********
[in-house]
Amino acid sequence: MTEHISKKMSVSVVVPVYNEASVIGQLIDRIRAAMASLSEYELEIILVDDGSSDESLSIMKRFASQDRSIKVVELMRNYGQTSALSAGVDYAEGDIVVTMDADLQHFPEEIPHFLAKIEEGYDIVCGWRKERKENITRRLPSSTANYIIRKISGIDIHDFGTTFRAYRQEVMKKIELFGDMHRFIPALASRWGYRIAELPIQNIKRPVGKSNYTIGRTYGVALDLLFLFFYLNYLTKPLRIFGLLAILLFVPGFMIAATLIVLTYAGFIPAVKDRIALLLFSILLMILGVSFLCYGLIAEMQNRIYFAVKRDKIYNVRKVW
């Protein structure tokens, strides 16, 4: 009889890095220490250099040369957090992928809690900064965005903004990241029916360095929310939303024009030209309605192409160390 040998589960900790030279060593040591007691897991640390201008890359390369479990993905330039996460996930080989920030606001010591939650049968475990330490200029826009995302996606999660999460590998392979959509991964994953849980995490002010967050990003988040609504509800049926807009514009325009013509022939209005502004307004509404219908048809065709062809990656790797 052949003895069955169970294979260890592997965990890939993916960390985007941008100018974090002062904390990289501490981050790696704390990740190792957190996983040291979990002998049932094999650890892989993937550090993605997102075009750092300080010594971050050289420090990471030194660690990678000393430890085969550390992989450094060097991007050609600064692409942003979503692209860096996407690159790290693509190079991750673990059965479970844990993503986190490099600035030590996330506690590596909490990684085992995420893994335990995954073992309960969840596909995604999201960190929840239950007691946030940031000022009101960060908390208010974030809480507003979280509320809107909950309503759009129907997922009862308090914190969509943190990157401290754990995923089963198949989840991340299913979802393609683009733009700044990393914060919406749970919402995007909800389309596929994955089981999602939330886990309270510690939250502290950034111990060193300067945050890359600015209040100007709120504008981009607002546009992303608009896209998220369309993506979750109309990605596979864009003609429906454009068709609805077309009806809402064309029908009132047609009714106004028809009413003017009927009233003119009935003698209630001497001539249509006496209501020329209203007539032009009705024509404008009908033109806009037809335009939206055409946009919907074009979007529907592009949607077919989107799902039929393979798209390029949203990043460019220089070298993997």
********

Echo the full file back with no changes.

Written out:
[in-house]
Amino acid sequence: MTEHISKKMSVSVVVPVYNEASVIGQLIDRIRAAMASLSEYELEIILVDDGSSDESLSIMKRFASQDRSIKVVELMRNYGQTSALSAGVDYAEGDIVVTMDADLQHFPEEIPHFLAKIEEGYDIVCGWRKERKENITRRLPSSTANYIIRKISGIDIHDFGTTFRAYRQEVMKKIELFGDMHRFIPALASRWGYRIAELPIQNIKRPVGKSNYTIGRTYGVALDLLFLFFYLNYLTKPLRIFGLLAILLFVPGFMIAATLIVLTYAGFIPAVKDRIALLLFSILLMILGVSFLCYGLIAEMQNRIYFAVKRDKIYNVRKVW
């Protein structure tokens, strides 16, 4: 009889890095220490250099040369957090992928809690900064965005903004990241029916360095929310939303024009030209309605192409160390 040998589960900790030279060593040591007691897991640390201008890359390369479990993905330039996460996930080989920030606001010591939650049968475990330490200029826009995302996606999660999460590998392979959509991964994953849980995490002010967050990003988040609504509800049926807009514009325009013509022939209005502004307004509404219908048809065709062809990656790797 052949003895069955169970294979260890592997965990890939993916960390985007941008100018974090002062904390990289501490981050790696704390990740190792957190996983040291979990002998049932094999650890892989993937550090993605997102075009750092300080010594971050050289420090990471030194660690990678000393430890085969550390992989450094060097991007050609600064692409942003979503692209860096996407690159790290693509190079991750673990059965479970844990993503986190490099600035030590996330506690590596909490990684085992995420893994335990995954073992309960969840596909995604999201960190929840239950007691946030940031000022009101960060908390208010974030809480507003979280509320809107909950309503759009129907997922009862308090914190969509943190990157401290754990995923089963198949989840991340299913979802393609683009733009700044990393914060919406749970919402995007909800389309596929994955089981999602939330886990309270510690939250502290950034111990060193300067945050890359600015209040100007709120504008981009607002546009992303608009896209998220369309993506979750109309990605596979864009003609429906454009068709609805077309009806809402064309029908009132047609009714106004028809009413003017009927009233003119009935003698209630001497001539249509006496209501020329209203007539032009009705024509404008009908033109806009037809335009939206055409946009919907074009979007529907592009949607077919989107799902039929393979798209390029949203990043460019220089070298993997």